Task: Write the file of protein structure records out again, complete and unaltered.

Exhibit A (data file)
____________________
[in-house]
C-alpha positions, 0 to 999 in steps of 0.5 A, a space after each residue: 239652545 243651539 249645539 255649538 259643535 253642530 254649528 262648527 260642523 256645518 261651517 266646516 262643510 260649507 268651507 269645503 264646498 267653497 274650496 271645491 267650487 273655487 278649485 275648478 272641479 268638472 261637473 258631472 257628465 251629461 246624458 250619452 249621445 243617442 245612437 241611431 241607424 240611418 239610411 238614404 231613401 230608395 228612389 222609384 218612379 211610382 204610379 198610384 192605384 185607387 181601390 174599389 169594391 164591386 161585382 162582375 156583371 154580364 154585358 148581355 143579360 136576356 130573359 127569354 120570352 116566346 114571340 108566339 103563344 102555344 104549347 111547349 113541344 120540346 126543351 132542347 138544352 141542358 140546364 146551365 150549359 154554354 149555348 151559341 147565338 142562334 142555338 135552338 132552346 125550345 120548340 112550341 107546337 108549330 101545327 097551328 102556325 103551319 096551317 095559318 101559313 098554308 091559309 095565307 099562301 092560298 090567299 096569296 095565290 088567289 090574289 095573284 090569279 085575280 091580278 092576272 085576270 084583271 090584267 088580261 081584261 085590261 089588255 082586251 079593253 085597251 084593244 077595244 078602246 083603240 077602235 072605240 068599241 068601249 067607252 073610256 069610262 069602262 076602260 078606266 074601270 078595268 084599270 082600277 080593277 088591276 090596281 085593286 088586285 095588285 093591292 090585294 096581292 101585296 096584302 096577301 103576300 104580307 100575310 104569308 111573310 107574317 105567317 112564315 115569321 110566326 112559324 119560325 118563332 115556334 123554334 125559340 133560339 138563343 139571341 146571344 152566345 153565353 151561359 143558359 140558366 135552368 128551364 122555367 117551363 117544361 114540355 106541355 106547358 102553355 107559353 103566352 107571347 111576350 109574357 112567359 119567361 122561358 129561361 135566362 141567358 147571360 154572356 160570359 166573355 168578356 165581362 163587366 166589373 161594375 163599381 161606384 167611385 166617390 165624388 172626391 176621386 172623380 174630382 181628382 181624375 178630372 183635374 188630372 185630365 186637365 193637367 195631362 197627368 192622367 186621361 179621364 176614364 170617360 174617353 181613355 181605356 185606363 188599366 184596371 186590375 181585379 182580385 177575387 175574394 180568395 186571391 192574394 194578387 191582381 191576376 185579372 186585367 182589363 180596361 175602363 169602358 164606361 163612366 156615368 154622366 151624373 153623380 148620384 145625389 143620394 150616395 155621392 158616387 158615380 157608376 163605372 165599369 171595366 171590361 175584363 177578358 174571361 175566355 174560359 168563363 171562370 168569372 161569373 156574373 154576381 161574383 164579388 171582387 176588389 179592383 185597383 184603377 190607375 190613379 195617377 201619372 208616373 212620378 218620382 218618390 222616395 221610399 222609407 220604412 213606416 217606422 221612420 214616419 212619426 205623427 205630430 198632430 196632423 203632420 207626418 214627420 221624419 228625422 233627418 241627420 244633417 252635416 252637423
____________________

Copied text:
[in-house]
C-alpha positions, 0 to 999 in steps of 0.5 A, a space after each residue: 239652545 243651539 249645539 255649538 259643535 253642530 254649528 262648527 260642523 256645518 261651517 266646516 262643510 260649507 268651507 269645503 264646498 267653497 274650496 271645491 267650487 273655487 278649485 275648478 272641479 268638472 261637473 258631472 257628465 251629461 246624458 250619452 249621445 243617442 245612437 241611431 241607424 240611418 239610411 238614404 231613401 230608395 228612389 222609384 218612379 211610382 204610379 198610384 192605384 185607387 181601390 174599389 169594391 164591386 161585382 162582375 156583371 154580364 154585358 148581355 143579360 136576356 130573359 127569354 120570352 116566346 114571340 108566339 103563344 102555344 104549347 111547349 113541344 120540346 126543351 132542347 138544352 141542358 140546364 146551365 150549359 154554354 149555348 151559341 147565338 142562334 142555338 135552338 132552346 125550345 120548340 112550341 107546337 108549330 101545327 097551328 102556325 103551319 096551317 095559318 101559313 098554308 091559309 095565307 099562301 092560298 090567299 096569296 095565290 088567289 090574289 095573284 090569279 085575280 091580278 092576272 085576270 084583271 090584267 088580261 081584261 085590261 089588255 082586251 079593253 085597251 084593244 077595244 078602246 083603240 077602235 072605240 068599241 068601249 067607252 073610256 069610262 069602262 076602260 078606266 074601270 078595268 084599270 082600277 080593277 088591276 090596281 085593286 088586285 095588285 093591292 090585294 096581292 101585296 096584302 096577301 103576300 104580307 100575310 104569308 111573310 107574317 105567317 112564315 115569321 110566326 112559324 119560325 118563332 115556334 123554334 125559340 133560339 138563343 139571341 146571344 152566345 153565353 151561359 143558359 140558366 135552368 128551364 122555367 117551363 117544361 114540355 106541355 106547358 102553355 107559353 103566352 107571347 111576350 109574357 112567359 119567361 122561358 129561361 135566362 141567358 147571360 154572356 160570359 166573355 168578356 165581362 163587366 166589373 161594375 163599381 161606384 167611385 166617390 165624388 172626391 176621386 172623380 174630382 181628382 181624375 178630372 183635374 188630372 185630365 186637365 193637367 195631362 197627368 192622367 186621361 179621364 176614364 170617360 174617353 181613355 181605356 185606363 188599366 184596371 186590375 181585379 182580385 177575387 175574394 180568395 186571391 192574394 194578387 191582381 191576376 185579372 186585367 182589363 180596361 175602363 169602358 164606361 163612366 156615368 154622366 151624373 153623380 148620384 145625389 143620394 150616395 155621392 158616387 158615380 157608376 163605372 165599369 171595366 171590361 175584363 177578358 174571361 175566355 174560359 168563363 171562370 168569372 161569373 156574373 154576381 161574383 164579388 171582387 176588389 179592383 185597383 184603377 190607375 190613379 195617377 201619372 208616373 212620378 218620382 218618390 222616395 221610399 222609407 220604412 213606416 217606422 221612420 214616419 212619426 205623427 205630430 198632430 196632423 203632420 207626418 214627420 221624419 228625422 233627418 241627420 244633417 252635416 252637423